Dan Murray November 22, 2009 at 10:22 am

I think I’m going to take a stab at analyzing this for several State along with a friend of my. We’ll publish to the web when we have something.

Nathanael December 14, 2009 at 7:19 pm

I’m not sure why you keep condemning “liberals”. Or why you keep conflating the problem of *bad marginal rates* with “taxes”.

There’s a strong liberal contingent who would like nothing more than a negative income tax (or government check to everyone every year, like the Alaska Permanent Fund — so people could refuse jobs if they wanted to), would like to have all government programs open to all (no means testing), and so forth.

Having taxation be *progressive*, so that effective marginal rates go *up* as your income goes up, is a core liberal plank.

But we get called names if we try to support these policies, which would solve *ALL* the problems you describe. Usually we’re called “socialists”, without any explanation as to why this is bad.

It is the right-wingers who consistently stop programs like “Medicare for all” or the negative income tax, demanding that money go only to the “deserving poor”…. out of some bizarre belief system having little or nothing to do with economics.

It is fair to criticize wooly-headed members of Congress who want to be liberal but are willing to accept means-testing when that’s the only way right-wingers will vote for a program. It is not reasonable to criticize all liberals for a problem which most liberals are more offended by than you are.

Nathanael December 14, 2009 at 7:24 pm

“If such corporations were taxed more heavily, they would have to charge the poor more money for products and services. Since the poor have limited money, this would reduce their standard of living.”

Bullshit. And that’s a civil response to that. Most such corporations are making *profits*. Large profits. Real *economic profits*. Taxing them more heavily would reduce their *profits*.

They would charge the same amount, because if they charged more, the poor would simply do without their products entirely rather than buying them, and that would make them even less money.

Now, corporations which have a monopoly or cartel position in selling essentials can charge much more (monopoly prices) and they *would* raise their prices…. except that they are *already* raising their prices to the maximum they can get away with, so again an increase in taxes would cut into their profits.

Your argument only applies to companies not making economic profits. This is not the case for giant multinationals for the most part. Admittedly the profits generally go directly into the execs’ pockets….

Nathanael December 14, 2009 at 7:27 pm

“Billwald,
Being taxed on $250,000 a year and being broke is a real possibility for many small business owners. ”

Only if you’re incompetent. Unlike individuals, businesses are taxed on *net* income, not gross income…. if you are taxed on $250,000/year in your business, you actually got $250,000 to play with personally.

Now it’s different if you’re in a partnership or S corp and the partnership earned the money but *didn’t actually pay it out*, but then your problem lies with your *partners* for failing to distribute money which they could have. Be careful who you go into business with.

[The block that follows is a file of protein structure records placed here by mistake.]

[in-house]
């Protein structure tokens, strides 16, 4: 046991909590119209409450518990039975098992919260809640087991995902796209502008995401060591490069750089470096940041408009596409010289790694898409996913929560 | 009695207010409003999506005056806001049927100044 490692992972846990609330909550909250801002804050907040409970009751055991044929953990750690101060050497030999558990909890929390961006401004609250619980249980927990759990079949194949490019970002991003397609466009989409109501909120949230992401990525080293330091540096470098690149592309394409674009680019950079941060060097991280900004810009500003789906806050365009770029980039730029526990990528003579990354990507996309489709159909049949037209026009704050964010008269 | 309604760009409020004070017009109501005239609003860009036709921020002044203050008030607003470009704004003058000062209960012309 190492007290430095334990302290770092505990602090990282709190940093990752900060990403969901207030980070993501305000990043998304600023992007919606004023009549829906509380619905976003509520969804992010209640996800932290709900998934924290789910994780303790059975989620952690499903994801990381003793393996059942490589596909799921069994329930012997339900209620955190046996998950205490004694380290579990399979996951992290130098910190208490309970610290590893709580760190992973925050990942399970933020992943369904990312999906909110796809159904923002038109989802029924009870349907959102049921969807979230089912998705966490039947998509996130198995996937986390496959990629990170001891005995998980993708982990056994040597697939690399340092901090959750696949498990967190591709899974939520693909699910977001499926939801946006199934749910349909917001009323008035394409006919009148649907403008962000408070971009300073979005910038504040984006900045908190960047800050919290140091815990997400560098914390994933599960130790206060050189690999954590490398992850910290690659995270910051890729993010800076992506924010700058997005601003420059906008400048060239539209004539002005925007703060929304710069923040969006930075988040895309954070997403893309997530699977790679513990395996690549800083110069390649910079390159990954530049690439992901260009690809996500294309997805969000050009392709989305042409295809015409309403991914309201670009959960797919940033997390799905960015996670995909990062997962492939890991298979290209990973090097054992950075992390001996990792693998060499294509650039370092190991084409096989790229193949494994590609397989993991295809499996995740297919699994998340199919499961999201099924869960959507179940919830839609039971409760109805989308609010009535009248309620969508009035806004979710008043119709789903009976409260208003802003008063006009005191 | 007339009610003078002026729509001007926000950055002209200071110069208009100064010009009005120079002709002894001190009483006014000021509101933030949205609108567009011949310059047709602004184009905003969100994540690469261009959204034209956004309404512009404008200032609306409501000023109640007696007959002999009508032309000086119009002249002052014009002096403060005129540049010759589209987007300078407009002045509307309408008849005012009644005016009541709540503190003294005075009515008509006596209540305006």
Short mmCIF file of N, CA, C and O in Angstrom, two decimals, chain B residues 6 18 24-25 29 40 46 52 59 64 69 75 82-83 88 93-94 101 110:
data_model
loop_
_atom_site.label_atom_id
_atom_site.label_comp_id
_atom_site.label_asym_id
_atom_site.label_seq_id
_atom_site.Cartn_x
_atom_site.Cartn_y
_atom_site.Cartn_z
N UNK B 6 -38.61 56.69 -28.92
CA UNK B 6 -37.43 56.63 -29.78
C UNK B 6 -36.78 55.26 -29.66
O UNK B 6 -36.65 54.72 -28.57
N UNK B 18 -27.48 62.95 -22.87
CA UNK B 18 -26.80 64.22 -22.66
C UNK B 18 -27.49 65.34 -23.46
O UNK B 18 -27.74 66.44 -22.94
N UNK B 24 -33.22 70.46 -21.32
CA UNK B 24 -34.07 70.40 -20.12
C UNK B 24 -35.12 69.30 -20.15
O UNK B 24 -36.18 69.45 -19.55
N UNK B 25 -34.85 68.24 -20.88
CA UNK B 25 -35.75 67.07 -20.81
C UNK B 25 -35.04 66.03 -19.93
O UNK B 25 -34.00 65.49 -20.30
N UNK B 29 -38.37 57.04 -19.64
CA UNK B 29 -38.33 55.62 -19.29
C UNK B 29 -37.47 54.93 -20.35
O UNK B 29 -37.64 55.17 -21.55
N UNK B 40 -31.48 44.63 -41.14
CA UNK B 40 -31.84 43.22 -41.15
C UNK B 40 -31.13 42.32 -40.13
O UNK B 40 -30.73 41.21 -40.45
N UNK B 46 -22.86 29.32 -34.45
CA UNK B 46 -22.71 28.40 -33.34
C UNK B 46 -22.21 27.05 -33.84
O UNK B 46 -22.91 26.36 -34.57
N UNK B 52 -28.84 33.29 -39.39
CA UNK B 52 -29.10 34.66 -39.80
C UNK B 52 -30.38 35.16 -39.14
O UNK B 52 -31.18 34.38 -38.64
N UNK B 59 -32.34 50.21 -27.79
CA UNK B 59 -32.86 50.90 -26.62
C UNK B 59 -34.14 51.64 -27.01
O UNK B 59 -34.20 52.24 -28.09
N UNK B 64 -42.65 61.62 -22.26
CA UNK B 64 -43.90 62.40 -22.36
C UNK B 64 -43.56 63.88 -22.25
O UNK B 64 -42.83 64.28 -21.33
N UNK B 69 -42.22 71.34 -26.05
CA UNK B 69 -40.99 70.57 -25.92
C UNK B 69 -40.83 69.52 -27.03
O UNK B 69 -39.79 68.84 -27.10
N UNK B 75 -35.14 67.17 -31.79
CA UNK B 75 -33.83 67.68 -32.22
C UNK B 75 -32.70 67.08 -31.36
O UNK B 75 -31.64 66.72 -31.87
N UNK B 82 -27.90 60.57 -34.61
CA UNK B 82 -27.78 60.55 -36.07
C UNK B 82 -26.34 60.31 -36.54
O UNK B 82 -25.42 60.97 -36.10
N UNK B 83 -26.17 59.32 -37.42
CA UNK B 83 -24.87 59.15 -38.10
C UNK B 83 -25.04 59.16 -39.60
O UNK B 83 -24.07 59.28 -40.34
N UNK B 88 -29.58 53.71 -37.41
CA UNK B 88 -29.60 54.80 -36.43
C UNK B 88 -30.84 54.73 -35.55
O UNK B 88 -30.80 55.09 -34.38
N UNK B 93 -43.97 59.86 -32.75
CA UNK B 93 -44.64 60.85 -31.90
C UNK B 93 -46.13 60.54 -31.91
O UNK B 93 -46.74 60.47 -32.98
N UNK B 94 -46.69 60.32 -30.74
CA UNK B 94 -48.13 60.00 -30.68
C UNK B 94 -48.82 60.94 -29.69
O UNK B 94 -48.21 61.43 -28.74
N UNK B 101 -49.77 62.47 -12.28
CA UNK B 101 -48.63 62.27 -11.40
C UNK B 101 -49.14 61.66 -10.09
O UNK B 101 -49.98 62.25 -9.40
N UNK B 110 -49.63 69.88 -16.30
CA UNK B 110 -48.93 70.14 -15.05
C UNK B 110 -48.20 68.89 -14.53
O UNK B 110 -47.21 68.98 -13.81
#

Nathanael December 14, 2009 at 7:33 pm

“so people could refuse jobs if they wanted to”

FYI, before people react to this in a typical knee-jerk right-wing manner, the point of this is that the current “negotiation” between employer and employee gives the employer most of the power, because the employee is afraid of starvation and homelessness.

If the employee can say “That’s not a decent offer, make me a better offer or forget it”, then the employer has to come back and make a better offer. A guaranteed minimum income sufficient to very basic needs eliminates the element of *duress* from the transaction and makes the market work.

Shay December 14, 2009 at 10:06 pm

Not everyone works in order to pay for basic needs. Such people are put out of work by minimum wage laws. And it’s not duress for a buyer to hold his ground on how much he’s willing to offer a seller for something.

Jeff February 3, 2010 at 9:11 pm

Counting Medicaid as a 9,000 dollar value (essentially a quarter of that poor family’s income) is a gross distortion the program’s value. As an economics student who grew up with both parents being physicians, Medicaid is fairly worthless. Many doctors will send you elsewhere because it’s not worth it to keep the light’s on if the patient’s going to pay you 15 dollars an hour. You could make that at McDonalds without the fancy degree.

And what if the family doesn’t need to go to the hospital? Sure there’s simple prescription medicine, but I doubt they’re consuming 9,000 dollars worth a year. Just because it costs the government 9,000 dollars to provide the care, mostly because of bureaucratic inefficiency, does not mean that medicaid is valued at 9,000 dollars by the family. I’m sure they would much rather have that money to pay for higher quality food, living arrangements, or education.

I also take issue with your use of the upper bounds of assistance for nearly every example. It is unlikely that a person would receive 10,000 dollars in assistance if they make 30,000 dollars.

J. Murray April 25, 2011 at 4:49 pm

That’s roughly, at the time of this article, the average payment from Medicaid per beneficiary. Medicaid costs some $15,000 per recipient, $9,000 of that going to direct reimbursements. It’s a fair classification because those of lower income brackets overwhelmingly use hospitals for primary care functions whereas the rest of us go to a guy in a strip mall office who is just as qualified but doesn’t have to pay insane overhead.